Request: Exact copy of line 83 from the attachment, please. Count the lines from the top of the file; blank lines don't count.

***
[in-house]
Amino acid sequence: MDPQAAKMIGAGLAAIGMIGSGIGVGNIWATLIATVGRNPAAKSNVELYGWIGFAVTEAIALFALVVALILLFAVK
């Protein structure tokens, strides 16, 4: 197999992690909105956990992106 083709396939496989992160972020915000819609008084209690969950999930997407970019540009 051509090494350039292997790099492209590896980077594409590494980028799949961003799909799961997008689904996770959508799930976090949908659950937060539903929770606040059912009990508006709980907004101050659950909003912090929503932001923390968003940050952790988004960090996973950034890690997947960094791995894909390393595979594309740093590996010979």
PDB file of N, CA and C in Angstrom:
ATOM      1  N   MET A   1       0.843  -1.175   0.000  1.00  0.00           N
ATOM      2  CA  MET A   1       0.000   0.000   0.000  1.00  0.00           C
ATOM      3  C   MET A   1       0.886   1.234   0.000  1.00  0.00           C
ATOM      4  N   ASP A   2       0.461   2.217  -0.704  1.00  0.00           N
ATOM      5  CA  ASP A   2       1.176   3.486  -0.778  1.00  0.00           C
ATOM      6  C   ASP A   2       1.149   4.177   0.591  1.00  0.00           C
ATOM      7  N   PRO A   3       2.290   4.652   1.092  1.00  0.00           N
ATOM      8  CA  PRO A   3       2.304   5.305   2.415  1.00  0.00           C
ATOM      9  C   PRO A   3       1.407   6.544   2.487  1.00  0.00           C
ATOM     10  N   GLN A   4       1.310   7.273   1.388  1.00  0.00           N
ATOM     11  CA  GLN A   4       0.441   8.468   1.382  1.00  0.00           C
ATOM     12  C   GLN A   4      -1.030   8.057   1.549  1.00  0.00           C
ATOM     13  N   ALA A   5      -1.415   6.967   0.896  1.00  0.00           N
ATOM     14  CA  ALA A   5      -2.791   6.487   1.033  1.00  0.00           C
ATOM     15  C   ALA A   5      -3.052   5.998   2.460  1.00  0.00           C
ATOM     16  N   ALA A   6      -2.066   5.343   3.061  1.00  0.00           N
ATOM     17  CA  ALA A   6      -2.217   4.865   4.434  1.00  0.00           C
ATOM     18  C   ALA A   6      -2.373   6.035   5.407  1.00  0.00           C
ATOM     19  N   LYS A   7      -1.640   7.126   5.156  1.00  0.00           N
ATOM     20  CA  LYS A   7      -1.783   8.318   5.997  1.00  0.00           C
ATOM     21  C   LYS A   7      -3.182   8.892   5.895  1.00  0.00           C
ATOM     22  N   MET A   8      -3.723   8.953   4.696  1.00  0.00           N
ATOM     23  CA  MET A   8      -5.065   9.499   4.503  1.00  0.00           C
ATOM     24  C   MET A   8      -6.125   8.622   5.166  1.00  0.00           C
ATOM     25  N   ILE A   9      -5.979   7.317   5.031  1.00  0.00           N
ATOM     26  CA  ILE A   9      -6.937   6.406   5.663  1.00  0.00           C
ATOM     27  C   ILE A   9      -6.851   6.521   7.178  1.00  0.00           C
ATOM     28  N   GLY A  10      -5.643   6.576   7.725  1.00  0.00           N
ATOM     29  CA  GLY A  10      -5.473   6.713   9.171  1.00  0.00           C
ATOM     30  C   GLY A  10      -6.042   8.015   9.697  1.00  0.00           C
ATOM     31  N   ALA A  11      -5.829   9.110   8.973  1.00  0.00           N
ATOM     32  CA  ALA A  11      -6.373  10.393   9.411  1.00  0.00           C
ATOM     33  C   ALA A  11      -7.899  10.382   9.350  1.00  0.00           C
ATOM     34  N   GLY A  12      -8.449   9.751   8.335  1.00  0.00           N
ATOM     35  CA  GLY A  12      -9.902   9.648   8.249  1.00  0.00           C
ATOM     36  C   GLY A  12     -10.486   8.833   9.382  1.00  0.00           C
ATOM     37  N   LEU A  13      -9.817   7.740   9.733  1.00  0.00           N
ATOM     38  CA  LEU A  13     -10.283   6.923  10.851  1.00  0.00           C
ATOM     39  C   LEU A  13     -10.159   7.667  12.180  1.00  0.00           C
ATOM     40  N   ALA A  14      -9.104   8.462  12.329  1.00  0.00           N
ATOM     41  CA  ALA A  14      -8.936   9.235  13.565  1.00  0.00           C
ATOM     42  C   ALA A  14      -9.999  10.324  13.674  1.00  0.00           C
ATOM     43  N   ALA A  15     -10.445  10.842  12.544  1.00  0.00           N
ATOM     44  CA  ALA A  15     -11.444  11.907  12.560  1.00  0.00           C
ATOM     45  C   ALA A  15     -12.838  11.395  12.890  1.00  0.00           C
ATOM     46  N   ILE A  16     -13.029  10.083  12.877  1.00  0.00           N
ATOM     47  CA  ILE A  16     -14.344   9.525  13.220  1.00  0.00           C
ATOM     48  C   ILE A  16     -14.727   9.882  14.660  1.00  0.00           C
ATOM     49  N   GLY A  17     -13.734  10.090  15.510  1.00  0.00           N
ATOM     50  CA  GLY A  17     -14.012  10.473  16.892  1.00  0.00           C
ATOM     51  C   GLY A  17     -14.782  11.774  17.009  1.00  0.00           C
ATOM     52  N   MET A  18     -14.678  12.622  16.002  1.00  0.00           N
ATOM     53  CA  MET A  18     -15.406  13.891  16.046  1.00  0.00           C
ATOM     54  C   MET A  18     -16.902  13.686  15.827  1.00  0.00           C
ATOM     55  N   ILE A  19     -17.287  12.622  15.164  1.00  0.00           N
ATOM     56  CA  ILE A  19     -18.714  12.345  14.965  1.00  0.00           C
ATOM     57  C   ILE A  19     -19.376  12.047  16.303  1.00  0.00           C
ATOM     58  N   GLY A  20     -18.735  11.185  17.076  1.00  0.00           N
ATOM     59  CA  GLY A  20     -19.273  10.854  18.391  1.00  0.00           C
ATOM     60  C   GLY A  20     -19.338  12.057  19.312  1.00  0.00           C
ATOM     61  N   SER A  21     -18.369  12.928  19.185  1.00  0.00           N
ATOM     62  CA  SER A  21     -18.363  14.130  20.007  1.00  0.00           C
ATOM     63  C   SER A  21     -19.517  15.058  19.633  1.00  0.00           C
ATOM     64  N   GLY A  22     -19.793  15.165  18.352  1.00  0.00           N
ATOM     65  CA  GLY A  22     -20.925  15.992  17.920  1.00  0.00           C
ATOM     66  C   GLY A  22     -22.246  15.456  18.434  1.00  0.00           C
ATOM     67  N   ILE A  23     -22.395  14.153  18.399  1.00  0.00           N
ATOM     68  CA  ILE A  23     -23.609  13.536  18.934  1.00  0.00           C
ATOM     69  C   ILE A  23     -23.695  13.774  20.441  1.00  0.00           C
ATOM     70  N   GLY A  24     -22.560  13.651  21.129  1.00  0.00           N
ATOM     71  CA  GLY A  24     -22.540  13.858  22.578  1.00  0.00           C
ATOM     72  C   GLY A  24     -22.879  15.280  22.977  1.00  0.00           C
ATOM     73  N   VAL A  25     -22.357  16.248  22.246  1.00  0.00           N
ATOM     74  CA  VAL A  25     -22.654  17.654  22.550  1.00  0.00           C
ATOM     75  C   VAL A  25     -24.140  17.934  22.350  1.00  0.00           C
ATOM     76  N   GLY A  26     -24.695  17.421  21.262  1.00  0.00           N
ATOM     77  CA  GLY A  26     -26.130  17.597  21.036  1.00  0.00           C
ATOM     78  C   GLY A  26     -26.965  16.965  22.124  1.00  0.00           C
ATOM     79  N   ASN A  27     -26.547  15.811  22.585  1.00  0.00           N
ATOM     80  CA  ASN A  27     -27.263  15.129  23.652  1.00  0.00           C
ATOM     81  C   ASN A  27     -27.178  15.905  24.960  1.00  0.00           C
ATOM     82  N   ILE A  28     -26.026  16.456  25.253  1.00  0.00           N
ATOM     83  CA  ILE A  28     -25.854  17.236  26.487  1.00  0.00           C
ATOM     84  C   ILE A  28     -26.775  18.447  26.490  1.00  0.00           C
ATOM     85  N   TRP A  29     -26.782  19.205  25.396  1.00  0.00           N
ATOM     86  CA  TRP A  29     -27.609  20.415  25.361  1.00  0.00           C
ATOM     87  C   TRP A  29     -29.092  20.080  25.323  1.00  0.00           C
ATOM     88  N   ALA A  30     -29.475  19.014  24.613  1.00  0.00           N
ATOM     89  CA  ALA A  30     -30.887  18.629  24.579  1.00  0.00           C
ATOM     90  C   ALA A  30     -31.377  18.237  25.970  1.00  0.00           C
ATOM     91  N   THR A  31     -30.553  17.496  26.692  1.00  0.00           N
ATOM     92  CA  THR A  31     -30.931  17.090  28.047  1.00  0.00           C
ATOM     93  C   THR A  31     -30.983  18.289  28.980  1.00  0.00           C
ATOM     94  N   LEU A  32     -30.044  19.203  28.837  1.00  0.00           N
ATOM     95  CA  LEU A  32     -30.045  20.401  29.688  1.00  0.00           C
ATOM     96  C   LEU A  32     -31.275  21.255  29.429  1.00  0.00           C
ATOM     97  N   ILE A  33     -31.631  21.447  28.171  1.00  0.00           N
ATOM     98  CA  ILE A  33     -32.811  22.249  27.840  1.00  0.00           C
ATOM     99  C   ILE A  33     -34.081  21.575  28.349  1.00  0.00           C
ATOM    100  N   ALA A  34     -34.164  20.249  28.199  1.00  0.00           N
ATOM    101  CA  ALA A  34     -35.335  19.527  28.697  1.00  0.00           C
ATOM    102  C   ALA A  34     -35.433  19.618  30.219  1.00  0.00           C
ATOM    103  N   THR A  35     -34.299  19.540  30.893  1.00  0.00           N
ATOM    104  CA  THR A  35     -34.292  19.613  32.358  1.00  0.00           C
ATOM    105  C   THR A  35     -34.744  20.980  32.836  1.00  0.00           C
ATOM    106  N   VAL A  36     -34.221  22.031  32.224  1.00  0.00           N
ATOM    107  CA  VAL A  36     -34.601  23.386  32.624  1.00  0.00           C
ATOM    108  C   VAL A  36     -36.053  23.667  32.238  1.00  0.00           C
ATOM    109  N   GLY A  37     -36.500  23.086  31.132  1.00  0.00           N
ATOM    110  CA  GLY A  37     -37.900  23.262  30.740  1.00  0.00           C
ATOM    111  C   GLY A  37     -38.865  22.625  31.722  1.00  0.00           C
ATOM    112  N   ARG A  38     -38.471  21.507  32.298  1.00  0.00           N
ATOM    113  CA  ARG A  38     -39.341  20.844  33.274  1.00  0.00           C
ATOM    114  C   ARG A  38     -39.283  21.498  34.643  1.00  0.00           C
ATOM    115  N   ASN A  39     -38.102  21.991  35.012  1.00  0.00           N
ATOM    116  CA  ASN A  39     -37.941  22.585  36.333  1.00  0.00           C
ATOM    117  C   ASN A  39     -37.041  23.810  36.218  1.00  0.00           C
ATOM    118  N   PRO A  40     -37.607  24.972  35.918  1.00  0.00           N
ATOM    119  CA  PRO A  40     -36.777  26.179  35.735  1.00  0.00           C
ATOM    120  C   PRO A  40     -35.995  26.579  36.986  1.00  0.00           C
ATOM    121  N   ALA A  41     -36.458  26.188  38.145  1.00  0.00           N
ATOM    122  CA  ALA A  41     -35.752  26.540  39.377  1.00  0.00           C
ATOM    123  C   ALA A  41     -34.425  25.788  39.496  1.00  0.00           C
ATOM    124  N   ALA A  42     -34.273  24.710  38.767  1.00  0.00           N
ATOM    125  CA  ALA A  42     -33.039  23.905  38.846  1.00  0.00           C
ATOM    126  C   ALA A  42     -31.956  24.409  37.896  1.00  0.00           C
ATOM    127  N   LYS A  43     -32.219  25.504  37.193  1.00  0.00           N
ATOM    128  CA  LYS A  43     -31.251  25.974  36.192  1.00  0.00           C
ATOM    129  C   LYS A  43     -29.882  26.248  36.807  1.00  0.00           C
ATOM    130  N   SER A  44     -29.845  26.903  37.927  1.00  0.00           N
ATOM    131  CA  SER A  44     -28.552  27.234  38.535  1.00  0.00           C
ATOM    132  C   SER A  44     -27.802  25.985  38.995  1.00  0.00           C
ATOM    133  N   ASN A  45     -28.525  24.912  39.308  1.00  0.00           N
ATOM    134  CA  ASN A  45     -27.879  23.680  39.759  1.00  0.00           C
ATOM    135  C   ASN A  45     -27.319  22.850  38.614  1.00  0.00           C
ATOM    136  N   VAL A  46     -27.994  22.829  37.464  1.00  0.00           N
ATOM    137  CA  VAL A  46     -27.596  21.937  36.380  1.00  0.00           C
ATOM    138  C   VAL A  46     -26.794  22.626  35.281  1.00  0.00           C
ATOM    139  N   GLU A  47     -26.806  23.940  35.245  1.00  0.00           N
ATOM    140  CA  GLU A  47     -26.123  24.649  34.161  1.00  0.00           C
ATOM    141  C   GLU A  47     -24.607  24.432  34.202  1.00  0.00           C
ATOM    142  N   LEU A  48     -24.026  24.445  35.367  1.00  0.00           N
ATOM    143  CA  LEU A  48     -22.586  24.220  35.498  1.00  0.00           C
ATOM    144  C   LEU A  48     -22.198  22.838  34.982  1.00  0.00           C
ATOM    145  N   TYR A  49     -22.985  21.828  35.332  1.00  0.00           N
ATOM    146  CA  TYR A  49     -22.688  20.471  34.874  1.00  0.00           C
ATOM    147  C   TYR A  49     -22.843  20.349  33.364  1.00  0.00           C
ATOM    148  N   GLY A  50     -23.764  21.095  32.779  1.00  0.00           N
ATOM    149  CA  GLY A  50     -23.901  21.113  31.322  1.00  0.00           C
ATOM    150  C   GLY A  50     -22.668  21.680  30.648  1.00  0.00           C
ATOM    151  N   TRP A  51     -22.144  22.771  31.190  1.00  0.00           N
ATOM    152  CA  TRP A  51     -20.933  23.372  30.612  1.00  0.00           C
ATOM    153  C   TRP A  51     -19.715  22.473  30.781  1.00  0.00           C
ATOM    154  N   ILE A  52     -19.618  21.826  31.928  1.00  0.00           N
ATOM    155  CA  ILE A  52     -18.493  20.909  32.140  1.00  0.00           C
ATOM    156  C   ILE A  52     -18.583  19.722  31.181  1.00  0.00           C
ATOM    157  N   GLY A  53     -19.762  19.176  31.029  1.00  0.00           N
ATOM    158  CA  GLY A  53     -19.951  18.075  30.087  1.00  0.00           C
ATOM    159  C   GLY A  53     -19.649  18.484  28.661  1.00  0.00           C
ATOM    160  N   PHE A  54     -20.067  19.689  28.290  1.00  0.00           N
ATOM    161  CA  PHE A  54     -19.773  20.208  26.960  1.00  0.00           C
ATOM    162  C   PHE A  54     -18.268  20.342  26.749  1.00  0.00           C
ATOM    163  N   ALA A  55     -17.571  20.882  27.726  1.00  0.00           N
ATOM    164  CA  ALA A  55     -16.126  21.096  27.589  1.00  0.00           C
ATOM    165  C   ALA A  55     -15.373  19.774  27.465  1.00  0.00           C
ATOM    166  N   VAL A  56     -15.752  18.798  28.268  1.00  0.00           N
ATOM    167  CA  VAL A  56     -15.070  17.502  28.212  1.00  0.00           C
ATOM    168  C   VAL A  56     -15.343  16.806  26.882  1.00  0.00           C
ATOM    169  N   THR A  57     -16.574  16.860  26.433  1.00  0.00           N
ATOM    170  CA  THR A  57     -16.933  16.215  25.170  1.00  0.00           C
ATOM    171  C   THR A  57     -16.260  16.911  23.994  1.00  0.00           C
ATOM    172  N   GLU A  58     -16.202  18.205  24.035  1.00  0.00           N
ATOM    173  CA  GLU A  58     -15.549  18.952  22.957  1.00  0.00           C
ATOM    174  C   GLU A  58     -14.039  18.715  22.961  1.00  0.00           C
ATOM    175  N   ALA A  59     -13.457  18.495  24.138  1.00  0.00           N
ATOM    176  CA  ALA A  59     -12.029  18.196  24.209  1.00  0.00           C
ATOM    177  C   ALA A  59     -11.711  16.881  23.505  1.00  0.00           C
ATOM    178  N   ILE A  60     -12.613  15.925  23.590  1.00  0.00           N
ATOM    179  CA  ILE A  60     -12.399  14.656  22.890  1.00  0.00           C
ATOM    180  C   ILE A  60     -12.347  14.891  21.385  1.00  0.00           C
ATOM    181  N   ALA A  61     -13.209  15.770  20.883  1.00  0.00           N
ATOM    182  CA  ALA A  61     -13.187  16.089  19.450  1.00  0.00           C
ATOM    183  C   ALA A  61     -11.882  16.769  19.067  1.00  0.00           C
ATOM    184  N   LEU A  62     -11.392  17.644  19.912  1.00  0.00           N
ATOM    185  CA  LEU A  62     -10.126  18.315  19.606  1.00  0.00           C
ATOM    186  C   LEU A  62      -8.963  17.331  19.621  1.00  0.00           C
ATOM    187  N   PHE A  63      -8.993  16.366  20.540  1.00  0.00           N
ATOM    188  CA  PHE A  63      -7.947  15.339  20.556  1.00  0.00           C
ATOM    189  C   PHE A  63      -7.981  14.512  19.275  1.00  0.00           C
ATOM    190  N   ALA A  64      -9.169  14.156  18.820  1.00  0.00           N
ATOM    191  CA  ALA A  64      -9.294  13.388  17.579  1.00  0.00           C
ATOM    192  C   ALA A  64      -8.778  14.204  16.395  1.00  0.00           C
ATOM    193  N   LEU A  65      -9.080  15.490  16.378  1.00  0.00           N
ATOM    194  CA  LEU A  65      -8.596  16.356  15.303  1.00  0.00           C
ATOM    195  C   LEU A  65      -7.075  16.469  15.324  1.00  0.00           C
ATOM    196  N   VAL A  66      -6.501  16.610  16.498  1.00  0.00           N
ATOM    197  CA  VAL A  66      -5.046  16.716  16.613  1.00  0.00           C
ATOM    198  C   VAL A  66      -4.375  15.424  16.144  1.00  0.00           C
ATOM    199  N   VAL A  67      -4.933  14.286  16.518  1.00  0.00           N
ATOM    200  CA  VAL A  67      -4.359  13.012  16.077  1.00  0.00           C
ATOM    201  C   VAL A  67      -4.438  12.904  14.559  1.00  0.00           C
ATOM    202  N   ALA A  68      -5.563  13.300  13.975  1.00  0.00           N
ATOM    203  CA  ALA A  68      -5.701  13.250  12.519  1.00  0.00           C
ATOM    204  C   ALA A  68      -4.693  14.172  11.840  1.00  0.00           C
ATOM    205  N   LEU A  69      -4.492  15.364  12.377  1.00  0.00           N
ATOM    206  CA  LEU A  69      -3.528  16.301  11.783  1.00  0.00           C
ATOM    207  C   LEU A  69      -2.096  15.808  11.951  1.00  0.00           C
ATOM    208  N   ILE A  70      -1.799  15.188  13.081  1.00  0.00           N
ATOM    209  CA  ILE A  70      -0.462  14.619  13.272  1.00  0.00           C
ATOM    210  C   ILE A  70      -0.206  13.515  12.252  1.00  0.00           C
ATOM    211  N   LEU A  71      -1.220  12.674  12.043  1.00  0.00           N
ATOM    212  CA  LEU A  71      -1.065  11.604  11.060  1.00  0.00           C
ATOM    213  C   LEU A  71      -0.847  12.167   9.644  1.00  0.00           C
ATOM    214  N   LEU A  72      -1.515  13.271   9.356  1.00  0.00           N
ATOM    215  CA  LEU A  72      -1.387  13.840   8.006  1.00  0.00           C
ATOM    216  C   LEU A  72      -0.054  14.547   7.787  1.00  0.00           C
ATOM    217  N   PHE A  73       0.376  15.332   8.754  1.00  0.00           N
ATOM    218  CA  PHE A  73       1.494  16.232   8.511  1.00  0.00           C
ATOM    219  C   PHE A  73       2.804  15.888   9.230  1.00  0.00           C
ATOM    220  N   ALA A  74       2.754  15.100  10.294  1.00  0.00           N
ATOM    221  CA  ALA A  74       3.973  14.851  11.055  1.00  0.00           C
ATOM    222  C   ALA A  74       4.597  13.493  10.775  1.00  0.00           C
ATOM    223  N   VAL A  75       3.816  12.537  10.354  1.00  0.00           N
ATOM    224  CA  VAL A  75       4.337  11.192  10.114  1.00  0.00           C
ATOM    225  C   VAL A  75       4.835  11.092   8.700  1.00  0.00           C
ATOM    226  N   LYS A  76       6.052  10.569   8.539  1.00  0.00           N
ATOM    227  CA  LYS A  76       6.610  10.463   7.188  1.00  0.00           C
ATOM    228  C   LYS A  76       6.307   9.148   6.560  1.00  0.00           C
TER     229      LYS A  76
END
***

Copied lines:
ATOM     79  N   ASN A  27     -26.547  15.811  22.585  1.00  0.00           N